Why is there no looting in Japan?
FROM CNN's Jack Cafferty:
In the wake of Japan's deadly earthquake, tsunami and nuclear power
plant explosions, we have witnessed the almost indescribable chaos that
follows a disaster of this magnitude: loss of life, severe injuries,
homelessness, lack of water, food and proper medical care, the physical
destruction of towns and cities, and a growing fear of radioactive
contamination from power plants that seem beyond anyone's ability to
But one heart-wrenching byproduct of disasters like this one has been missing in Japan, and that’s looting and lawlessness.
Looting is something we see after almost every tragedy; for example:
last year's earthquakes in Haiti and Chile, the floods in England in
2007, and of course Hurricane Katrina back in 2005. It happens when some
people who've seen life as they know it get tossed out the window feel
that all morality has been tossed out too. It's survival of the fittest
and whatever you can get your hands on is yours, no matter who it
But that's not happening in Japan.
Journalist and social commentator Ed West wrote in the UK Telegraph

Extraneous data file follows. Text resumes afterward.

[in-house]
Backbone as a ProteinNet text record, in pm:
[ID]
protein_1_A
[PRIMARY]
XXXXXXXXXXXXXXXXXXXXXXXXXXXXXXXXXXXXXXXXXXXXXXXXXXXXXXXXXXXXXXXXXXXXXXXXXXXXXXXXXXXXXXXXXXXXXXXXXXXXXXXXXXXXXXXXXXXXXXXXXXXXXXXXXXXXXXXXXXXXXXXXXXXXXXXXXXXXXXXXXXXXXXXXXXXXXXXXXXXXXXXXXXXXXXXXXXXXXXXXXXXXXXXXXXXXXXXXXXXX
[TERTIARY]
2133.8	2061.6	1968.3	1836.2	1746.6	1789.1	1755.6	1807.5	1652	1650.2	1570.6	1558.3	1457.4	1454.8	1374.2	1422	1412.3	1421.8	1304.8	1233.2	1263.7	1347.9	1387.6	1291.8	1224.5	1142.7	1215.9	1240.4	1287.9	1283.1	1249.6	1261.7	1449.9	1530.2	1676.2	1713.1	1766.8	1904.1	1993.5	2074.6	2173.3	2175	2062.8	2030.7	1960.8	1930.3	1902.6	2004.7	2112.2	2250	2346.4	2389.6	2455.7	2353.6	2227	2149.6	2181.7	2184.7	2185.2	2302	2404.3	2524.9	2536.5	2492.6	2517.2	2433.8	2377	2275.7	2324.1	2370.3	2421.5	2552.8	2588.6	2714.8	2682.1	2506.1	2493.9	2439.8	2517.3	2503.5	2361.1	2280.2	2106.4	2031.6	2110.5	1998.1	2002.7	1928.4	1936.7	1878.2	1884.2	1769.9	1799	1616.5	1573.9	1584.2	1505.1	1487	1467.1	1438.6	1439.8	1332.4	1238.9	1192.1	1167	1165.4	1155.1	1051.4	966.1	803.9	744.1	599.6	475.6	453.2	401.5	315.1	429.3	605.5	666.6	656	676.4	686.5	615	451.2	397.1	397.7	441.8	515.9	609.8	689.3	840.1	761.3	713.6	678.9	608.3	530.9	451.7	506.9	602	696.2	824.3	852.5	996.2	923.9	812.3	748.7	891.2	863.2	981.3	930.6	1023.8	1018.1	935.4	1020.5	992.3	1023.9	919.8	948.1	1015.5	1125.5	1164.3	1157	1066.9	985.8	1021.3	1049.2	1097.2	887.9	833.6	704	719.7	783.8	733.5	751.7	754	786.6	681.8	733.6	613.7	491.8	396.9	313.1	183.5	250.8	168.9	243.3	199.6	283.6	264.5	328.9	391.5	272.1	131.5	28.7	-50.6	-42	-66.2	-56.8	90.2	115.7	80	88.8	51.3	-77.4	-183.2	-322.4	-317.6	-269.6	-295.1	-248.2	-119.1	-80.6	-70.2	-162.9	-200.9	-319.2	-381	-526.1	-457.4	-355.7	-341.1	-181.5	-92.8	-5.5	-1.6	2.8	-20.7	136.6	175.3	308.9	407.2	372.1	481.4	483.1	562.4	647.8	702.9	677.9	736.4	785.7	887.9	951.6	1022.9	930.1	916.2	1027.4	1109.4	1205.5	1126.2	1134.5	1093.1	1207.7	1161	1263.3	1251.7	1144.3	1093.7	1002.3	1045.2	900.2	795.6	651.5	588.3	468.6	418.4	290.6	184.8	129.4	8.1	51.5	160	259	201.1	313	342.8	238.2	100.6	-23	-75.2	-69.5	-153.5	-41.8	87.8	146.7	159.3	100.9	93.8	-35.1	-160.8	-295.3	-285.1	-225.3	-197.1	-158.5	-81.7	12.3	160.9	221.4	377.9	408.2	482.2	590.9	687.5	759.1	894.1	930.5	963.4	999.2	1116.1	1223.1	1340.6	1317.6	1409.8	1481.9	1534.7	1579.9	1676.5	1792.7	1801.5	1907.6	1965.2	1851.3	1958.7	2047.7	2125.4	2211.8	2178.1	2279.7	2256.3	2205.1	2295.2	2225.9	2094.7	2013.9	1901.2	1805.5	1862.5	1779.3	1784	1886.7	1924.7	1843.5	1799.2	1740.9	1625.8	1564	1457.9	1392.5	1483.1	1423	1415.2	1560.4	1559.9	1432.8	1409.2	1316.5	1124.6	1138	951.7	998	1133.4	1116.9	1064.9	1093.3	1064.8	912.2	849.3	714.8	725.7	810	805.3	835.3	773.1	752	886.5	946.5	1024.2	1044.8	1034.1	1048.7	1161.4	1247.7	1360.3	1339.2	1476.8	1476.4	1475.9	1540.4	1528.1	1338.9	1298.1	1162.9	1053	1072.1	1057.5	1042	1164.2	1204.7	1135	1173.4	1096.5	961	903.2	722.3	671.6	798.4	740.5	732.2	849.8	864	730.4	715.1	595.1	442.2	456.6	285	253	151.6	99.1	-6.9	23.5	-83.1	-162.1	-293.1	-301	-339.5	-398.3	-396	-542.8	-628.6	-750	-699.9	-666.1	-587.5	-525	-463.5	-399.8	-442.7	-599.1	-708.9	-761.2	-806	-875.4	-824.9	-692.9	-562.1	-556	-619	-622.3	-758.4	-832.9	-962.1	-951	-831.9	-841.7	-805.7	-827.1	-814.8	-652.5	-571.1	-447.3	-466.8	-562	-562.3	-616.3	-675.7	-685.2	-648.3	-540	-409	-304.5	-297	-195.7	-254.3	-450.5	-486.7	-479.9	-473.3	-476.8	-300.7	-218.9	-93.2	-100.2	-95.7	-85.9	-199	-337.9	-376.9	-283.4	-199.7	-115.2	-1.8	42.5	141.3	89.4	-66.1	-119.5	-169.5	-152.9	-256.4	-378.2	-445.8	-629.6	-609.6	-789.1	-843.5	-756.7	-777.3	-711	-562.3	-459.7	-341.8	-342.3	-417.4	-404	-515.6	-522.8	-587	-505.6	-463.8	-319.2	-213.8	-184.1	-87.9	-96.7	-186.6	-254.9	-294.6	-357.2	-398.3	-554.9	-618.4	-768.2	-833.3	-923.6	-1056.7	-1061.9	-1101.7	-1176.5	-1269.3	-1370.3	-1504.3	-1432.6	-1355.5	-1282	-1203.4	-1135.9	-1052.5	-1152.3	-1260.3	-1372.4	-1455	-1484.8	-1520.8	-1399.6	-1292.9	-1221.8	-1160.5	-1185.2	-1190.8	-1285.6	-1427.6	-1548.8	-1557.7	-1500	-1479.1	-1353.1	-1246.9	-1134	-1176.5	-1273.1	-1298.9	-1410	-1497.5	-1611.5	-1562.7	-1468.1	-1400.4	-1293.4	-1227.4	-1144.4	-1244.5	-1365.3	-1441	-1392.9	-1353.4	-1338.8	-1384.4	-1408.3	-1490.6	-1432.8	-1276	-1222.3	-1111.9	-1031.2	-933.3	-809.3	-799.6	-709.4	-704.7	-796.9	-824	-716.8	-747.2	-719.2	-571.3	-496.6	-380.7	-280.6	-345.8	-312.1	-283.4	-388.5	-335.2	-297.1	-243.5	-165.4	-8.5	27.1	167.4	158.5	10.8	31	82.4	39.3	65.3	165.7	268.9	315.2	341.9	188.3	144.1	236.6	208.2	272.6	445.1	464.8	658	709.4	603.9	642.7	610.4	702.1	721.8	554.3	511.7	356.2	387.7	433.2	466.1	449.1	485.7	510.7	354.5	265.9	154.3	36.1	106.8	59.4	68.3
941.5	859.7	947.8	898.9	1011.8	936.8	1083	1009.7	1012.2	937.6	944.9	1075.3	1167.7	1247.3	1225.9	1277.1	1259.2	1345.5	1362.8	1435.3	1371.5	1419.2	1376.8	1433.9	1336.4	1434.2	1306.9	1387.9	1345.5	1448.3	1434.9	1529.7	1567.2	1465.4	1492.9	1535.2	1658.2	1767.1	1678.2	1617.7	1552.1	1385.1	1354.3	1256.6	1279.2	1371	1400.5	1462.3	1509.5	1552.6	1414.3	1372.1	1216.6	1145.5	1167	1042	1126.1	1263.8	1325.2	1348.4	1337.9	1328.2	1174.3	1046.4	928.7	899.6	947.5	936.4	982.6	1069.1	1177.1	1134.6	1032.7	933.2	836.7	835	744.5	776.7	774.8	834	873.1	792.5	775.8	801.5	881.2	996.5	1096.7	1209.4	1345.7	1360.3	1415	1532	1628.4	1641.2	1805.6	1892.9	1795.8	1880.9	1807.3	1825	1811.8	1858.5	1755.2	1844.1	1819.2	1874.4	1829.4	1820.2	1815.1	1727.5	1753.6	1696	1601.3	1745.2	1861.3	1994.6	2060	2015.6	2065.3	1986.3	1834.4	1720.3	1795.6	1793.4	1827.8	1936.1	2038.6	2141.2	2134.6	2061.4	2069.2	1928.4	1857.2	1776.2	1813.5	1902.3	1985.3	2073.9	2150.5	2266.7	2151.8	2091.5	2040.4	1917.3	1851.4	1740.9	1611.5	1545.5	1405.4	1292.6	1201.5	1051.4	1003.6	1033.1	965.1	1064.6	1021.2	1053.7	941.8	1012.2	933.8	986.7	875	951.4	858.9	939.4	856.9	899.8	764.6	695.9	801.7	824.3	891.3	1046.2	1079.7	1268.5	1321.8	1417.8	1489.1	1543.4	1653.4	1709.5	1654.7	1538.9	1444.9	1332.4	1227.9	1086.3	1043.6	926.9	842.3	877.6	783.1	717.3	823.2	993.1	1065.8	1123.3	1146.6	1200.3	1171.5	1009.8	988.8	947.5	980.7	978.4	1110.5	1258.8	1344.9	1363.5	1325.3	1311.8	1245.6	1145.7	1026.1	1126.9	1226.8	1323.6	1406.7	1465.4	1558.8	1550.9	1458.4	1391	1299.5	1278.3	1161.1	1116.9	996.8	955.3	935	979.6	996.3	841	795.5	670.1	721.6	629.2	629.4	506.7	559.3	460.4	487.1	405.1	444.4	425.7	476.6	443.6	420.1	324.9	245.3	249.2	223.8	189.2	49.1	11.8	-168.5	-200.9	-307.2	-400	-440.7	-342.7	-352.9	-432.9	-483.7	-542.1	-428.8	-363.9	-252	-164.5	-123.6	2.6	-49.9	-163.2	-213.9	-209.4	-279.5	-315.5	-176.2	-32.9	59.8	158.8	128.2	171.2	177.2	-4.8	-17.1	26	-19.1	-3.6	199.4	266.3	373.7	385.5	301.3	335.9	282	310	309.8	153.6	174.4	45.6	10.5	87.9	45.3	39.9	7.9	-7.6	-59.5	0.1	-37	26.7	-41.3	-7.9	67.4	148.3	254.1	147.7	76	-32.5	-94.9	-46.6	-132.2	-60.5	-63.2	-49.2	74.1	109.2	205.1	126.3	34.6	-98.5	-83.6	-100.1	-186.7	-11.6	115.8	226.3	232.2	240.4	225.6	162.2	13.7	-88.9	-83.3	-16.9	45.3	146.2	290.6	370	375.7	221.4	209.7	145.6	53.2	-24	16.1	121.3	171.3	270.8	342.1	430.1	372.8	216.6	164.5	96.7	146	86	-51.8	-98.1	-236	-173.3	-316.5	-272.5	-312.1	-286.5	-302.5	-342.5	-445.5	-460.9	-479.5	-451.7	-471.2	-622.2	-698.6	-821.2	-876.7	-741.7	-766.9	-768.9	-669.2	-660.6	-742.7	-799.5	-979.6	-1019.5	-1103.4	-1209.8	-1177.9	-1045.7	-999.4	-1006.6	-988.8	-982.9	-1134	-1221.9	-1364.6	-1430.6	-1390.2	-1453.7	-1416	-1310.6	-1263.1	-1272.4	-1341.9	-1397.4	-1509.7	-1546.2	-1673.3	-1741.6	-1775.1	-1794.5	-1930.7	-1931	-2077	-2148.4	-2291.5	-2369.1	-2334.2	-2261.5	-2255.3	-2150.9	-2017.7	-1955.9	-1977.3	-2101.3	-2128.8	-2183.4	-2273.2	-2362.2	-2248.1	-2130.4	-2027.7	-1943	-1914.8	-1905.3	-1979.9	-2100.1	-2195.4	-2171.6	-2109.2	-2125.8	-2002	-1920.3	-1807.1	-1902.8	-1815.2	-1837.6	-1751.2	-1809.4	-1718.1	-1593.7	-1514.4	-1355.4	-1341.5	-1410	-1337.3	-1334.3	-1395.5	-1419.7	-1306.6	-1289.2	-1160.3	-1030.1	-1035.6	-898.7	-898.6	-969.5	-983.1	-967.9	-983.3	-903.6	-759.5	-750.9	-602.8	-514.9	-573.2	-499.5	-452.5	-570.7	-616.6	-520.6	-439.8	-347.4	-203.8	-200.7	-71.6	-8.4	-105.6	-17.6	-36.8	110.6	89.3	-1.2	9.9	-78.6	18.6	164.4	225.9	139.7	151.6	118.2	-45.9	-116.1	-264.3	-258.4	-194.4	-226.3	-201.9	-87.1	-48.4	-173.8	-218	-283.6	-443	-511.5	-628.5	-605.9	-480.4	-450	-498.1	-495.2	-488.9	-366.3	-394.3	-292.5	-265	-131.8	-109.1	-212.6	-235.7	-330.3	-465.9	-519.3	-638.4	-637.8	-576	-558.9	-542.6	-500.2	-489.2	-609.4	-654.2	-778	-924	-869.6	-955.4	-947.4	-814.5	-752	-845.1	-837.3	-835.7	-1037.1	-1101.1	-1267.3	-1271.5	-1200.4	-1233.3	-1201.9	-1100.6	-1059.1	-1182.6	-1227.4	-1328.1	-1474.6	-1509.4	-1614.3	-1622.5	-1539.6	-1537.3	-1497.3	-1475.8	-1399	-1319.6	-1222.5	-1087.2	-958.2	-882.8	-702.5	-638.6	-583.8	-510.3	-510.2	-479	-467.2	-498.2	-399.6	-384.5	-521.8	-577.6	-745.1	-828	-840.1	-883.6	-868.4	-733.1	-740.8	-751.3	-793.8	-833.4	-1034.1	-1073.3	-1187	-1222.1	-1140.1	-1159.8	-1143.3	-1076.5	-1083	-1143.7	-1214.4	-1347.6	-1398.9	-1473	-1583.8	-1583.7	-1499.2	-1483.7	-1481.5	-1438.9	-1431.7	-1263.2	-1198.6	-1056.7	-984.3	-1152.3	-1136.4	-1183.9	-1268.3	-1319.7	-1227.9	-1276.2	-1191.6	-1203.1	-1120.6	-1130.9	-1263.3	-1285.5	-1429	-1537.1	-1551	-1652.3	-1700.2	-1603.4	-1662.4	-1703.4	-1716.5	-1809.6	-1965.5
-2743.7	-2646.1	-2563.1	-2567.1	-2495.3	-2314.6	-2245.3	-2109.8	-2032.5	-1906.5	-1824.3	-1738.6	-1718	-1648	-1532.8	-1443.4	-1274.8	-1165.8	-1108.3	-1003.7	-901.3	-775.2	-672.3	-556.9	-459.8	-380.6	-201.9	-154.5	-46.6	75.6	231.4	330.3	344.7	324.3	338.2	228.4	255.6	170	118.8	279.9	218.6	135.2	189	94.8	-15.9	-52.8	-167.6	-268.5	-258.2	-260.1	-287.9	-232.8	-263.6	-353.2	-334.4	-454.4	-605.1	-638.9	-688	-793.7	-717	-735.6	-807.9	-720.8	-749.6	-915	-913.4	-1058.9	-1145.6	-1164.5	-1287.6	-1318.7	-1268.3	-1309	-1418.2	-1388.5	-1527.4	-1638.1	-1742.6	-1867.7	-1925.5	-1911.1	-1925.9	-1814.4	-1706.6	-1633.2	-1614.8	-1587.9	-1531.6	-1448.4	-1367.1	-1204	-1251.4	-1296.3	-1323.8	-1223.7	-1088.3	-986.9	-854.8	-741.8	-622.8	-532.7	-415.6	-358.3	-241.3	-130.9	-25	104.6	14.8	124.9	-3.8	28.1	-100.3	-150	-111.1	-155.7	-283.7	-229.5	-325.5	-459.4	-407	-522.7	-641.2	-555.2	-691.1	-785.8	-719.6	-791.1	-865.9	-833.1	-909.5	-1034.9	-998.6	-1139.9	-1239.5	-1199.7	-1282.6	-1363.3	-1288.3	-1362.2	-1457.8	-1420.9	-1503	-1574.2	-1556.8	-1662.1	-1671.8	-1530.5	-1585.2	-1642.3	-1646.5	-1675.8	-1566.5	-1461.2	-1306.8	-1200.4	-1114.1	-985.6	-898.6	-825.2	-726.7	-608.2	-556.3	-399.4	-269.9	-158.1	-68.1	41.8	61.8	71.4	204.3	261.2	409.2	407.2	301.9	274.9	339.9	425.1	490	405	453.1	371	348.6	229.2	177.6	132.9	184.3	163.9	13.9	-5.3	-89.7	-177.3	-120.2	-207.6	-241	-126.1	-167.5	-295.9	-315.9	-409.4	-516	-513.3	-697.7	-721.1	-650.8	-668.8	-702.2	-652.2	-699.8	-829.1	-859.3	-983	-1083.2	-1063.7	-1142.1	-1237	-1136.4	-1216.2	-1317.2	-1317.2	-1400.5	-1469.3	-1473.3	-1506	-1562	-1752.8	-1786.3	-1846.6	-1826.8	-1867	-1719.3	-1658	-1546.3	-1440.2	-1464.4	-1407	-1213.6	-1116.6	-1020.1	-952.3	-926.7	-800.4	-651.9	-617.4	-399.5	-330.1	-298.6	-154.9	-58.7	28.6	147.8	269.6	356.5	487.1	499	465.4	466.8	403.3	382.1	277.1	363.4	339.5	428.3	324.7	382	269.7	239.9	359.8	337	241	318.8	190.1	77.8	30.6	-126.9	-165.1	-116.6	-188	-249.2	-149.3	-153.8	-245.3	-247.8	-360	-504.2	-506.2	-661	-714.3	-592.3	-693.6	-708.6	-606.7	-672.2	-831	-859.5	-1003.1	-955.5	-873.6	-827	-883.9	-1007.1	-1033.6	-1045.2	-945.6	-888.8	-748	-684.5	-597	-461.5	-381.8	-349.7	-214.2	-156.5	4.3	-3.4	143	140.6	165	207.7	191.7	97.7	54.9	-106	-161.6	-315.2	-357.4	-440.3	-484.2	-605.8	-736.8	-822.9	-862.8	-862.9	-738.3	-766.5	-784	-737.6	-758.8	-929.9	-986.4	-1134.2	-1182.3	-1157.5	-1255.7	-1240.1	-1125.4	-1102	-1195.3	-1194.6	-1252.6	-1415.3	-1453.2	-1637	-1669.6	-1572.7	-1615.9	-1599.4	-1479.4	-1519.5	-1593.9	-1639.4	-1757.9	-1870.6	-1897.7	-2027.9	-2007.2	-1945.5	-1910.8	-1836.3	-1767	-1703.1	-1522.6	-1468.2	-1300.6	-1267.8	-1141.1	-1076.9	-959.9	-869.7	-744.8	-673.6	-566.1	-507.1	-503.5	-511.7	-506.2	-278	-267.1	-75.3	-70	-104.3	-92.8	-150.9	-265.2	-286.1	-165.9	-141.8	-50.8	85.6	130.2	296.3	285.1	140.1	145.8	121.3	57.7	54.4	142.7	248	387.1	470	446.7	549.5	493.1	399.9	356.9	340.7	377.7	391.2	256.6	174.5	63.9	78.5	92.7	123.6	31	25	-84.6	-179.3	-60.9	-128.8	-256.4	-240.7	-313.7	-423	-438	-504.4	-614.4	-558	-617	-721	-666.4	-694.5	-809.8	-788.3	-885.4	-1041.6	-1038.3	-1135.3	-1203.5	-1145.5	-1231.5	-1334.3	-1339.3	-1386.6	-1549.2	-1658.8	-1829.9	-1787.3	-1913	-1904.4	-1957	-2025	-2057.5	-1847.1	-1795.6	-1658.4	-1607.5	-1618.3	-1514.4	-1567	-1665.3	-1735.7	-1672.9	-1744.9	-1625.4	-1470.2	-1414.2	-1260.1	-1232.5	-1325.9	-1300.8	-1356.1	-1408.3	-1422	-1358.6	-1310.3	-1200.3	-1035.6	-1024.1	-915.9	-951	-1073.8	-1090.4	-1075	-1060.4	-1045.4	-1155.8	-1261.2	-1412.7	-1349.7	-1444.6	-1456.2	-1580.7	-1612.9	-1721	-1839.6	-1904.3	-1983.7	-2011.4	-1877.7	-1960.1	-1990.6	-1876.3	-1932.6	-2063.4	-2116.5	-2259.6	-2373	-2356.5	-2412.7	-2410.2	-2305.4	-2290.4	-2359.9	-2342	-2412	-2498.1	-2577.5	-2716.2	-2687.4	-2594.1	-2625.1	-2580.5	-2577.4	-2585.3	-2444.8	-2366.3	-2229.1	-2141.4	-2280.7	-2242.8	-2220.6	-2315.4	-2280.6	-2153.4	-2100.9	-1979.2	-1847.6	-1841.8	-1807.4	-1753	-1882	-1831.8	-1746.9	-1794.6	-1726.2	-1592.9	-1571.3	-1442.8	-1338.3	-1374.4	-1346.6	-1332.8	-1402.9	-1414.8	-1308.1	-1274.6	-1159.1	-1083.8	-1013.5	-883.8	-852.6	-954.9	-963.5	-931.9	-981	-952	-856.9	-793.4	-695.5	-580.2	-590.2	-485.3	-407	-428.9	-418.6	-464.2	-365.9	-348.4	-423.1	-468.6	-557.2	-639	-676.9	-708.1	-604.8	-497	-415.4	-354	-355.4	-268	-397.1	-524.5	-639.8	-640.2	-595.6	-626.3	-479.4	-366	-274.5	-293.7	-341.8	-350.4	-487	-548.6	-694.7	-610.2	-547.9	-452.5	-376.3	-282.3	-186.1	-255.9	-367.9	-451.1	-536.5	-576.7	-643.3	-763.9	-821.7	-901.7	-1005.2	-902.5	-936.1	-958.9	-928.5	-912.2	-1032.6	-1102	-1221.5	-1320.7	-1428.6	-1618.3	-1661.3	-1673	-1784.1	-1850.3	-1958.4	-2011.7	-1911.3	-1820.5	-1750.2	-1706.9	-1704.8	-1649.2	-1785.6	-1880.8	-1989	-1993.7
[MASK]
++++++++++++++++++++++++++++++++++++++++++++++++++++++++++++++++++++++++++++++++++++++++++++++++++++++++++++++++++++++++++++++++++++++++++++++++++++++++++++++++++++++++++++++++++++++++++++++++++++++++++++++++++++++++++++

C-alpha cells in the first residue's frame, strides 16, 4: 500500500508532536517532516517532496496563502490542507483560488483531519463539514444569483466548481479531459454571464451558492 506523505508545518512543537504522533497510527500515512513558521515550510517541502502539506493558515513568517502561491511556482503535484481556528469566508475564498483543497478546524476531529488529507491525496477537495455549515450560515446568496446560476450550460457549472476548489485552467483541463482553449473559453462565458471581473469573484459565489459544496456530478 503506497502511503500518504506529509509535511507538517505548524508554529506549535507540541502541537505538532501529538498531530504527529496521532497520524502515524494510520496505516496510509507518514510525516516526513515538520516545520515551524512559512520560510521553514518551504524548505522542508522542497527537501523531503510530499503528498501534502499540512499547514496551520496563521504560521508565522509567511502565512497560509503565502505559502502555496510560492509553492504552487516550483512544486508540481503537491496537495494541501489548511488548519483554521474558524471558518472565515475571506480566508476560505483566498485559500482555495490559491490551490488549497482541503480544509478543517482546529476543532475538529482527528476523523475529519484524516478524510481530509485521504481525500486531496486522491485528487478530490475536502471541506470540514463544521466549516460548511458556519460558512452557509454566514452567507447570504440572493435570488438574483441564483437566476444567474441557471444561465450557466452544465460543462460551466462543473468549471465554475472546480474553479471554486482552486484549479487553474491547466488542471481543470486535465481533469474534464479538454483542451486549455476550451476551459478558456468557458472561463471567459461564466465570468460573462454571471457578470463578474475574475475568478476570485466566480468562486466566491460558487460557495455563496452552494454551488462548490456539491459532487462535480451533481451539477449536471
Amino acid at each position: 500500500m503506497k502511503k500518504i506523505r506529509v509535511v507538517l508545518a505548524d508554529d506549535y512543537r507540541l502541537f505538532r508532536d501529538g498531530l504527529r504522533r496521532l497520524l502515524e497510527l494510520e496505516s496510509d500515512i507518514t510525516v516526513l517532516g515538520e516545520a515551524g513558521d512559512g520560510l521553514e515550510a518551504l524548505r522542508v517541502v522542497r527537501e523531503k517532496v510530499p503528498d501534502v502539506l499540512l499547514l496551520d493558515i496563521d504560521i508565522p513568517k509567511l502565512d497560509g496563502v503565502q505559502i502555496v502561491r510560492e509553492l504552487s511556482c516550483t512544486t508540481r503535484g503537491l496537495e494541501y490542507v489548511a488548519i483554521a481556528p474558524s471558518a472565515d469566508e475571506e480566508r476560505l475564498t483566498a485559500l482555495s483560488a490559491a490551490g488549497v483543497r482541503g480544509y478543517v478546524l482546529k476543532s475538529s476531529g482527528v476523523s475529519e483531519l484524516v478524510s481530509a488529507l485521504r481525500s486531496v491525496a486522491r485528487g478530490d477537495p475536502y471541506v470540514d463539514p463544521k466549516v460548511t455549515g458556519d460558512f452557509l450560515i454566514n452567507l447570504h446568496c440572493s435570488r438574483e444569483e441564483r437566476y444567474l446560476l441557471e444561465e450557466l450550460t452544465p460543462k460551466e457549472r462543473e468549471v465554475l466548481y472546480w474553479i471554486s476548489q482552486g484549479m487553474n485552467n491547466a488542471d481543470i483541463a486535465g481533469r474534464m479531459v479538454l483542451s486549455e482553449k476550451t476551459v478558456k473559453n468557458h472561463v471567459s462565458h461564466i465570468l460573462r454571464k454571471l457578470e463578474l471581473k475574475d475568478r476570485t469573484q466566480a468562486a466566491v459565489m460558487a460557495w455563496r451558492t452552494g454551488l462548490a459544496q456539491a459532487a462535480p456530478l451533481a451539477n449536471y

yesterday how struck he was by the Japanese culture throughout this
ordeal. He observed how supermarkets cut their prices in the days
following the quake and how vending machine owners were giving out free
drinks as "people work together to survive." And West was most surprised
by the fact that there was no looting.
Many have pointed to the popularity of Japan's distinctive Buddhist
and Shinto religions as well as how the values of conformity and
consensus are considered virtues in their culture. That's one
explanation, but it probably has something to do with remaining true to
your moral code even in the darkest hours.
Here’s my question to you: Why is there no looting in Japan?
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